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Northern Bald Ibis (Geronticus eremita) and Pink Pigeon (Nesoenas mayeri) Have Recovered

Penelitian - Two bird species managed to survive extinction after conservation efforts. These two birds are northern bald ibis (Geronticus eremita) and pink pigeon (Nesoenas mayeri). The success of conservation efforts by BirdLife International, which has conducted in-depth studies of the risk of extinction of birds in the world that are renewed every year.

BirdLife has a role as a Red List Authority for bird species for the IUCN Red List of Threatened Species. Ibis bald ibis is one of 222 species of birds in the world classified as Critically Endangered species - the highest threat category that allows these species to become extinct. However, this species has now recovered so that it has been included in the list of lower threat categories.

Penelitian Northern Bald Ibis (Geronticus eremita) and Pink Pigeon (Nesoenas mayeri) Have Recovered

Pink pigeon has even gone through history further towards saved status. This species was registered from critical status to Endangered in 2000. Now the threat status has decreased to be vulnerable.

"Planned conservation efforts have succeeded in increasing the status of Northern bald ibis and Pink pigeon," said Roger Safford, BirdLife International's Senior Program Manager on Tuesday.

Northern bald ibis was initially only 59 pairs in Souss-Massa National Park, Morocco. Though this bird was once widespread and became a type of bird idolized in North Africa, the Middle East, and Southern Europe, and even used as a hieroglyphic in ancient Egypt.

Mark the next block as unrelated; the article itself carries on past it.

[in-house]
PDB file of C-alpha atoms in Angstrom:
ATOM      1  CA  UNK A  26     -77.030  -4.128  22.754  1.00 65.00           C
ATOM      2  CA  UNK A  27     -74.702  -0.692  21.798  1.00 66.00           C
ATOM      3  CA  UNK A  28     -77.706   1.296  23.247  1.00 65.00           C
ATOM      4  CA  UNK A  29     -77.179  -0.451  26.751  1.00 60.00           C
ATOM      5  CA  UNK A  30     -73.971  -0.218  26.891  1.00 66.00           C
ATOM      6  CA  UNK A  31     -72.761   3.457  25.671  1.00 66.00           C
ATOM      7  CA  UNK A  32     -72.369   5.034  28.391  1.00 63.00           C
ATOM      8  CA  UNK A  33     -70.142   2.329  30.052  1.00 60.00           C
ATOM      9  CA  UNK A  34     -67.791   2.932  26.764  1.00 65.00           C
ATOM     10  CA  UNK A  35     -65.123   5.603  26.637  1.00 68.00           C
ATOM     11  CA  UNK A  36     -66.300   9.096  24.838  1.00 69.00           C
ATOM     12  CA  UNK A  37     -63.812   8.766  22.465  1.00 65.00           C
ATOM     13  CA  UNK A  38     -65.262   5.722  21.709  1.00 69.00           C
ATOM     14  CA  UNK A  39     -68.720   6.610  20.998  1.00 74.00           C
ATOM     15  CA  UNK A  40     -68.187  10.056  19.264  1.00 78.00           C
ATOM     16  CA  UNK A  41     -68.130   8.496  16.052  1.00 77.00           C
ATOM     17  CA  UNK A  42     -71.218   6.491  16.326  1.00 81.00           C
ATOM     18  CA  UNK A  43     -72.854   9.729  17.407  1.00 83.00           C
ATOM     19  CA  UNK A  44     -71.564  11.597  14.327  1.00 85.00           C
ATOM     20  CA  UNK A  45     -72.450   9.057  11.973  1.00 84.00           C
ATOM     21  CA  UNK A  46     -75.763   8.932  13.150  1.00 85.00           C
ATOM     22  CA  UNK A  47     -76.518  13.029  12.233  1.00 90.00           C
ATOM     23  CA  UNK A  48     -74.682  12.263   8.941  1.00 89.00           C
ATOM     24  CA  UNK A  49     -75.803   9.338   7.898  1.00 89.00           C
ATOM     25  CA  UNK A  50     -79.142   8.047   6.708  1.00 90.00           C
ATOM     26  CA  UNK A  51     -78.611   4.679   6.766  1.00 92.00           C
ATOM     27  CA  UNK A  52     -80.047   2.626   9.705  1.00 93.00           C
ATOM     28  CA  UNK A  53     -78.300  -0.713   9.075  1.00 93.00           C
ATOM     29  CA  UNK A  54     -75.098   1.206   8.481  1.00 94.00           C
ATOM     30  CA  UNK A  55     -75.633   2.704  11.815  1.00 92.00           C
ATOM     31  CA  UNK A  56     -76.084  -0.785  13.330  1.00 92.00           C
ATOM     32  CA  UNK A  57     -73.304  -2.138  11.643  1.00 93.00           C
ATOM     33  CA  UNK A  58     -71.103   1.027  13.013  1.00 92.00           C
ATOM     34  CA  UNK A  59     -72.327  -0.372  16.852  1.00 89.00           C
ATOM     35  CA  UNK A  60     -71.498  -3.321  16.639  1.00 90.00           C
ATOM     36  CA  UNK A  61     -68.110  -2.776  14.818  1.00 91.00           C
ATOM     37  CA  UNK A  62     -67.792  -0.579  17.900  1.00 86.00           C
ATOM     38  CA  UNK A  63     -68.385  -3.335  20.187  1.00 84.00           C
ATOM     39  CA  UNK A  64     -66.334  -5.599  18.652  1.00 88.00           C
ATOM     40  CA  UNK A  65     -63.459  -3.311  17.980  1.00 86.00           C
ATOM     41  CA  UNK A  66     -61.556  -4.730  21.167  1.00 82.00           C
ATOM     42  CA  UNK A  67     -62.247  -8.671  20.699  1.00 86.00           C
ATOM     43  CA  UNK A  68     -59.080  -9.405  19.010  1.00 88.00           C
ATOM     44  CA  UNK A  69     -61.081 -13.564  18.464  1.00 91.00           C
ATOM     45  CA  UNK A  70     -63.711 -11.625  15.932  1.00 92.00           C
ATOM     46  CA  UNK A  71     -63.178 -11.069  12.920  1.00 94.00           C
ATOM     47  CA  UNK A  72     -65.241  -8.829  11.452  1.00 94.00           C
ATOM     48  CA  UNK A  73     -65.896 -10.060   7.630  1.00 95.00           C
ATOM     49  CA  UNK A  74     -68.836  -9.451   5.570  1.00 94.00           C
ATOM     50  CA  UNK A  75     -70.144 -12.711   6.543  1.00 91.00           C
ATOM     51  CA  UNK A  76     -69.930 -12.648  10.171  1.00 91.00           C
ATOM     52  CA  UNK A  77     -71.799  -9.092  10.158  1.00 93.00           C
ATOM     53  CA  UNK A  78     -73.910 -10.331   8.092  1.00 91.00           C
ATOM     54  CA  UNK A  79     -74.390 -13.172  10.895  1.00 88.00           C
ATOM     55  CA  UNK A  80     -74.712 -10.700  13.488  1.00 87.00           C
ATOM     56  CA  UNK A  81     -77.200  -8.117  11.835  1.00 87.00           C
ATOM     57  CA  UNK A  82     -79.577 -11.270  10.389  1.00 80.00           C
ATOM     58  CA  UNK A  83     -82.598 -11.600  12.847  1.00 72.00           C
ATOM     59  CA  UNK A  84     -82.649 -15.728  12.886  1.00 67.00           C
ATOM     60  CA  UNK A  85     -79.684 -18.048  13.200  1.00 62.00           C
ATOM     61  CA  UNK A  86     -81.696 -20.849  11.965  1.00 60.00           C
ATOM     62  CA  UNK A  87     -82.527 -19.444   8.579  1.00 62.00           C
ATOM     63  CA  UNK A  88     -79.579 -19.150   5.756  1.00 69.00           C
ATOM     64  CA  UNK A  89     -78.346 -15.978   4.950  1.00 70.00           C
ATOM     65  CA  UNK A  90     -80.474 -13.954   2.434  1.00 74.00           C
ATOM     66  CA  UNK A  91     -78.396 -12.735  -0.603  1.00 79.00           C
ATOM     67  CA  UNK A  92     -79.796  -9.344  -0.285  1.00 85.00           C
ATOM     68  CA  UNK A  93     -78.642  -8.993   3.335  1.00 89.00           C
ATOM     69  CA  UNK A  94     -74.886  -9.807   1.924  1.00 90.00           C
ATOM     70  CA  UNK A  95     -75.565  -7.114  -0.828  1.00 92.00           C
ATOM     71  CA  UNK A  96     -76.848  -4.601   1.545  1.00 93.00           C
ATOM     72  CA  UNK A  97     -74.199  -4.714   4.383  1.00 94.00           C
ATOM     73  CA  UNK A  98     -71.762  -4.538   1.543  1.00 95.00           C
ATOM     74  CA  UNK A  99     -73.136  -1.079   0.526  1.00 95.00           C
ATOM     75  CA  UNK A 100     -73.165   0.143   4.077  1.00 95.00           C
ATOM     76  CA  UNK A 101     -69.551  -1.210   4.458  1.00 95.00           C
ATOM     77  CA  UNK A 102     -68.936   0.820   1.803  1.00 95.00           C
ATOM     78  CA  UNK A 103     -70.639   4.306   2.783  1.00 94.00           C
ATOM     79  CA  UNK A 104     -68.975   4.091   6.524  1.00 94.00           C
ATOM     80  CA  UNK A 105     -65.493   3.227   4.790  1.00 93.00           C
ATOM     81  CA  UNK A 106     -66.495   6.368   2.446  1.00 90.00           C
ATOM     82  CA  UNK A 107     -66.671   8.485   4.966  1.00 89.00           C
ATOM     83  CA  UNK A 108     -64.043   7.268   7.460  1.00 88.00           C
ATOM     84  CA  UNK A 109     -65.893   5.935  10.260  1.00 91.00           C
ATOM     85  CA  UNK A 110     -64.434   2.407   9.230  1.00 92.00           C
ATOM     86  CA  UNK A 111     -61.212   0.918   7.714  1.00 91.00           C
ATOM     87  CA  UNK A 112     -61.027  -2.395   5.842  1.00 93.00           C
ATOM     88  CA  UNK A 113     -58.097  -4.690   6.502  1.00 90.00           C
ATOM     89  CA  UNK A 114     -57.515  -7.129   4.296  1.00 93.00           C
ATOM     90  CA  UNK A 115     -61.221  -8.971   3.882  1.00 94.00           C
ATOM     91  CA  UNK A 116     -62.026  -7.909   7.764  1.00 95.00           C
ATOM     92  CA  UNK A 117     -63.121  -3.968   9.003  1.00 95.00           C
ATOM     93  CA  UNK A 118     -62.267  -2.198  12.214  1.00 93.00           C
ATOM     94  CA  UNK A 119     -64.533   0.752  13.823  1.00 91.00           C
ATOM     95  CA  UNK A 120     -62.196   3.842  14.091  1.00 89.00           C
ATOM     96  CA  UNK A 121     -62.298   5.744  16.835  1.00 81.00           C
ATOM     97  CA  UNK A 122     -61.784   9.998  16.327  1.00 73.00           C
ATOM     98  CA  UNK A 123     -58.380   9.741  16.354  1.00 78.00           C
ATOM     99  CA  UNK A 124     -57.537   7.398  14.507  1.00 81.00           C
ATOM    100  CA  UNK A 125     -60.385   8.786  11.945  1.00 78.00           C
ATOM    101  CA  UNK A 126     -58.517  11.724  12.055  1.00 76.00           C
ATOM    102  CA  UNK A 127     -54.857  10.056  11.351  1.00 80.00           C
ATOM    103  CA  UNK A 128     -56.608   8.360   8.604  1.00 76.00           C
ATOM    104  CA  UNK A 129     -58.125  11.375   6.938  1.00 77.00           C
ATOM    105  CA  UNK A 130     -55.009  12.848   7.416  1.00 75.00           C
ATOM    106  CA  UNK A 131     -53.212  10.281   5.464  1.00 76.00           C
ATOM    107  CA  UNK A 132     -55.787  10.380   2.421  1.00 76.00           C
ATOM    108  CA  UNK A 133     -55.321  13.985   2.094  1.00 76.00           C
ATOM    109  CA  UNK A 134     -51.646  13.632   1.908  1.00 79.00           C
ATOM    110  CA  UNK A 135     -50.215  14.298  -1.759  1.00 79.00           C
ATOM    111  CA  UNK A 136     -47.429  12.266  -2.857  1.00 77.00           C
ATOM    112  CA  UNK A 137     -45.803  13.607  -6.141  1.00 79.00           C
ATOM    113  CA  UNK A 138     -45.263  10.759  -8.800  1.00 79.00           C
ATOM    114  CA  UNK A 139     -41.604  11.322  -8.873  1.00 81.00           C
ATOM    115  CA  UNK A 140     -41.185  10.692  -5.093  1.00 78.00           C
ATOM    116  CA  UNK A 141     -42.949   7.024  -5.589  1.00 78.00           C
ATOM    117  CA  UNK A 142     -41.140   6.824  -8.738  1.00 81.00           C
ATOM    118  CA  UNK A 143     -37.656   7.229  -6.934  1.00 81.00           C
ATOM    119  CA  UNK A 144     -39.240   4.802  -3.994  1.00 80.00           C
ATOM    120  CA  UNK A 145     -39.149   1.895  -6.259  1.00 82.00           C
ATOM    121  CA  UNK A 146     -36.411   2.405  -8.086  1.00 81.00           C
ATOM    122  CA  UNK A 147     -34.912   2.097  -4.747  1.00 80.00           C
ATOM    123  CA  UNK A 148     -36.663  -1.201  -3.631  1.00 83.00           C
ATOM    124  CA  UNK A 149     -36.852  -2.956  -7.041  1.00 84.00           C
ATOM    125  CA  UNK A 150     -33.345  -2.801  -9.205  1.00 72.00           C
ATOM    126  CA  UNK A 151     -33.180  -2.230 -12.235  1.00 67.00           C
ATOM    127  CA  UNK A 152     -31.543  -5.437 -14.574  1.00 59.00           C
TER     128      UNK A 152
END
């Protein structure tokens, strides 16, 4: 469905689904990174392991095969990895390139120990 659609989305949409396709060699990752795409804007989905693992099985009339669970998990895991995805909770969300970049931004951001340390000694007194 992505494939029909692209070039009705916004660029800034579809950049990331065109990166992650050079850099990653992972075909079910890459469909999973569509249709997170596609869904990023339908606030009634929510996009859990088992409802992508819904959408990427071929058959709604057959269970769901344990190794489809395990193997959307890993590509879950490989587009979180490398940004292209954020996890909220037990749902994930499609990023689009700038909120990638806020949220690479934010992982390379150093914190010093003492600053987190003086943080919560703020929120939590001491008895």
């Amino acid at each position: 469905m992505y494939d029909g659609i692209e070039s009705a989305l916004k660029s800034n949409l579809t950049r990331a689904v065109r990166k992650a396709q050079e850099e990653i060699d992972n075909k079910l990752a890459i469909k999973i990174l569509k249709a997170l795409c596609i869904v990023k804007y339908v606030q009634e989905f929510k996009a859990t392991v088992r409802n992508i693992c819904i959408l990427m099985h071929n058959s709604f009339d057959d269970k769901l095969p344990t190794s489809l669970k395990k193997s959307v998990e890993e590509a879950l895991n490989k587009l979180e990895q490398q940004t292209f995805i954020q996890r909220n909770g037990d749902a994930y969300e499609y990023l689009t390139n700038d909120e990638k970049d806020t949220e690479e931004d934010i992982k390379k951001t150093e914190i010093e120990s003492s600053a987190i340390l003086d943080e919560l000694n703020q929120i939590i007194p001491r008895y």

However, in 1998, habitat loss, pesticide use and hunting had pushed the population to the lowest number of all time, leaving only 59 pairs.

The status of pink pigeon has fallen from precarious to vulnerable after decades of successfully controlling invasive species and restoring its habitat in Mauritius, the island where the Dodo (Raphus cucullatus) bird met his death.

In 1990, the pink pigeon population had been reduced to only 10 wild individuals due to habitat loss and introduction of predators including black mice (Rattus rattus), long-tailed monkeys (Macaca fascicularis), and small Indian bushes (Herpestes auropunctatus).

"This success is good news for the world and an inspiration for conservation activities anywhere," said Agis Dian Agista, Executive Director of Burung Indonesia.



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